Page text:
As has been well documented, Trump is shameless about distorting his (and other people's) record. (Trump has earned three full pages of Pants on Fire ratings from Politifact.) Let's look at his claims about his yearslong crusade to prove that President Barack Obama was born in Kenya. In September, Trump said he believed the president was born in the United States and tried to pin the ugly birther episode on Clinton. "Her campaign of 2008 started the birther controversy," Trump claimed. "I finished it."
Dismay: The final tool in the propagandists tool kit is the least subtle. "If you don't like what somebody is planning politically, scare them off," Nimmo explains. For example, in October, Norway agreed to host 330 US Marines for a training deployment. Russia responded by threatening to add Norway to its nuclear strike list. (So far, Norway hasn't backed down.)
Trump's use of this tactic could be heard in the mantralike "Lock her up!" chants at his campaign rallies. At the second debate, he openly threatened Clinton, warning her that, "If I win I am going to instruct my attorney general to get a special prosecutor to look into your situation." When she responded that it was "awfully good" that someone with Trump's temperament was not in charge of the law in the country, he interjected, "Because you'd be in jail."
Even as Trump slings propaganda like a pro, he's also susceptible to it. During the first presidential debate, Trump said Google "was suppressing the bad news about Hillary Clinton." He didn't cite a source for that information, but the claim had been kicking around in conservative media outlets, including Breitbart, InfoWars, and Fox. They attributed it back to Sputnik News, a Russian government-controlled news agency, which two weeks before the debate had published a report written by the psychologist Robert Epstein that claimed Google's search suggestions were biased in Clinton's favor.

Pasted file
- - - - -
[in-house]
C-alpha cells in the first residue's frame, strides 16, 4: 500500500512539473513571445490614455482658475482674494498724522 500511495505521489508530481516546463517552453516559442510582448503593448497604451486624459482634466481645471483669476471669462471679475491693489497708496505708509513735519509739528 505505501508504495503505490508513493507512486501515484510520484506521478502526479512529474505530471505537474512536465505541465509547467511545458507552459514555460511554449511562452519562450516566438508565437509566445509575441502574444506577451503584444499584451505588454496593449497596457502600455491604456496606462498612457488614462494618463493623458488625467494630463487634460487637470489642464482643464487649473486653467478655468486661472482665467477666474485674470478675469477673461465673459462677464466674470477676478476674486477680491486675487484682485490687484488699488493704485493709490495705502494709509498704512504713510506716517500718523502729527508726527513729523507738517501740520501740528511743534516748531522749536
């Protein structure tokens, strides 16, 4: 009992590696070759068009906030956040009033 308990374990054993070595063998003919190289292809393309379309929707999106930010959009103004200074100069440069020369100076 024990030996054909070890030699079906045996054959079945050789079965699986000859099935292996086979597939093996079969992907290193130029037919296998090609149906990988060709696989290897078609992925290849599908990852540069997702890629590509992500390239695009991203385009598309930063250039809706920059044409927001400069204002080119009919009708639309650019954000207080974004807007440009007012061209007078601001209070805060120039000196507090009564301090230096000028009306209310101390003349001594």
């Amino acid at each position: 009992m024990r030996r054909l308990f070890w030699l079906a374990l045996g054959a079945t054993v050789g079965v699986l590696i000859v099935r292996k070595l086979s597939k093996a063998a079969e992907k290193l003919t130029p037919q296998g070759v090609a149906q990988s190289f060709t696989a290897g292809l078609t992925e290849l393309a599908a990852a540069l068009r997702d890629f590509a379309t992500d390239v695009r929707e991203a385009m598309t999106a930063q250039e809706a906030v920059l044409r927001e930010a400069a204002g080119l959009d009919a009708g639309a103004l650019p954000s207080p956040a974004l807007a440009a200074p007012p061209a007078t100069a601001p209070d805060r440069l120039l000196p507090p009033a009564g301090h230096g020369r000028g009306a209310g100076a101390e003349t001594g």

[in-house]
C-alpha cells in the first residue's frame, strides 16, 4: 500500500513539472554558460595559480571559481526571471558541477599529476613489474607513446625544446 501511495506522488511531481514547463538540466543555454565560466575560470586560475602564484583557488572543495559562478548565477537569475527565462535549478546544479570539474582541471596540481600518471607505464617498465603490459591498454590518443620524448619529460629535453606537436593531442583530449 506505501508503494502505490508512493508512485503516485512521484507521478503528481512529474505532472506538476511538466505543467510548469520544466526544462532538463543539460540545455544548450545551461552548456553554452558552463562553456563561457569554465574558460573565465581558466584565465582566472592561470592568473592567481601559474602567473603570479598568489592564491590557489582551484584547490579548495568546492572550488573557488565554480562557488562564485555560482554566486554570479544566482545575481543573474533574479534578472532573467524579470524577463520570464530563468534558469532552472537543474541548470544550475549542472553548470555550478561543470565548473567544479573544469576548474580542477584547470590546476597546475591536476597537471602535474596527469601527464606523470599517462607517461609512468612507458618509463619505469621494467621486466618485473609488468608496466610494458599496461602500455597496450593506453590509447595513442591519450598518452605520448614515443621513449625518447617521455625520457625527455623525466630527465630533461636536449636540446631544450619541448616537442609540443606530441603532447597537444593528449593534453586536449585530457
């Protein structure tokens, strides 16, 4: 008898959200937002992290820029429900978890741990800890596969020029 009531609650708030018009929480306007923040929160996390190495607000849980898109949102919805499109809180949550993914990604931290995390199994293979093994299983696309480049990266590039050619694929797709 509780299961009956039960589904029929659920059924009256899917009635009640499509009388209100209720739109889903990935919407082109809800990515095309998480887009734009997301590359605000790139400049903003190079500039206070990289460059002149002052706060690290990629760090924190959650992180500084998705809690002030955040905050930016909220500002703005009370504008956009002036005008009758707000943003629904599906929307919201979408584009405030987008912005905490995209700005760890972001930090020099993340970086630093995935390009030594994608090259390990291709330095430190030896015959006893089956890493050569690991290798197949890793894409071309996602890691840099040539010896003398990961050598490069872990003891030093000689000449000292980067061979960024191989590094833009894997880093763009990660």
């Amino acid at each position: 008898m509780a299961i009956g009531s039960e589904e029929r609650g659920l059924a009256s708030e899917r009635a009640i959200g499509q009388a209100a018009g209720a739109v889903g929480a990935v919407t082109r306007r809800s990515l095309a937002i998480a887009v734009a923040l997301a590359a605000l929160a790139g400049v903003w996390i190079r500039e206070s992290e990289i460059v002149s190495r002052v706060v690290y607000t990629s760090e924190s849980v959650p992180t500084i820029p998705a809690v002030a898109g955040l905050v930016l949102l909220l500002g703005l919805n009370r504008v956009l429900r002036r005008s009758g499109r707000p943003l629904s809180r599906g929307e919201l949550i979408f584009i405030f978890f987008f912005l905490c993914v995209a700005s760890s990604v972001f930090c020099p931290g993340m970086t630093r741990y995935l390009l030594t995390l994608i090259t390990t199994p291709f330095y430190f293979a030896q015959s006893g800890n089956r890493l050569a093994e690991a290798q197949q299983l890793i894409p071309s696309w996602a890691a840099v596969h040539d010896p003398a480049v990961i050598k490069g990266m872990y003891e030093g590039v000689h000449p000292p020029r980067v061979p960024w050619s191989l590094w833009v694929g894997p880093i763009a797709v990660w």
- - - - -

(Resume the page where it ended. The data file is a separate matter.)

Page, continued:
The Sputnik report was prompted by a viral video released in June that claimed Google was actively altering search recommendations to benefit Clinton. (Search engine optimization experts quickly debunked the video.) Interestingly, that video credited a 2015 Wired article about research conducted by the same author of the Sputnik report—Epstein. Nimmo dug into the story and found that a full six months before Sputnik ran the report, both Sputnik and its sister television outlet, Russia Today, started reporting on Epstein's controversial claims as if they were already proven, interviewing him five times before Sputnik released its big report in English and seven other languages.
The ultimate purpose of all this—the 4Ds, the phony news stories, and the trolls and bots that amplify them—isn't so much to prove a particular set of facts, but rather to distort information so that no one knows what to believe. This uncertainty benefits the propaganda pusher, whether it is Trump or the Kremlin. "The point is to get people so emotional and so confused that they give up on the debate. And once you've done that, you've silenced the voice of a potential critic," says Nimmo. "If they can do it long enough and if people generally switch off from the mainstream media, it gets so much easier to spread the lies."
What's more, this approach works even when the lies are debunked. "The issue, which is seriously real, is literally tailor-made to be dismissed as conspiracy theory and therefore ignored," says Patrick Skinner, a former CIA case officer who now works at the Soufan Group, a security consulting firm. "That's that whole point of the Russian effort. Create enough doubt for everything so that when the proof comes it is washed in the same disdain for all alleged truth."
"Sometimes when fake news is debunked, among certain circles it actually gives it more legitimacy," says Aric Toler, an analyst at Bellingcat, an open-source investigative outlet. "It's the, 'This is what they don't want you to know,' argument." To effectively combat it, each fake story has to be turned inside out and transparently debunked at every step. News stories that quote experts won't convince skeptics, says Toler. His advice for the news media: "Assume you have no credibility." Perhaps Obama said it best in a post-election interview with The New Yorker: Our new information landscape "means everything is true and nothing is true."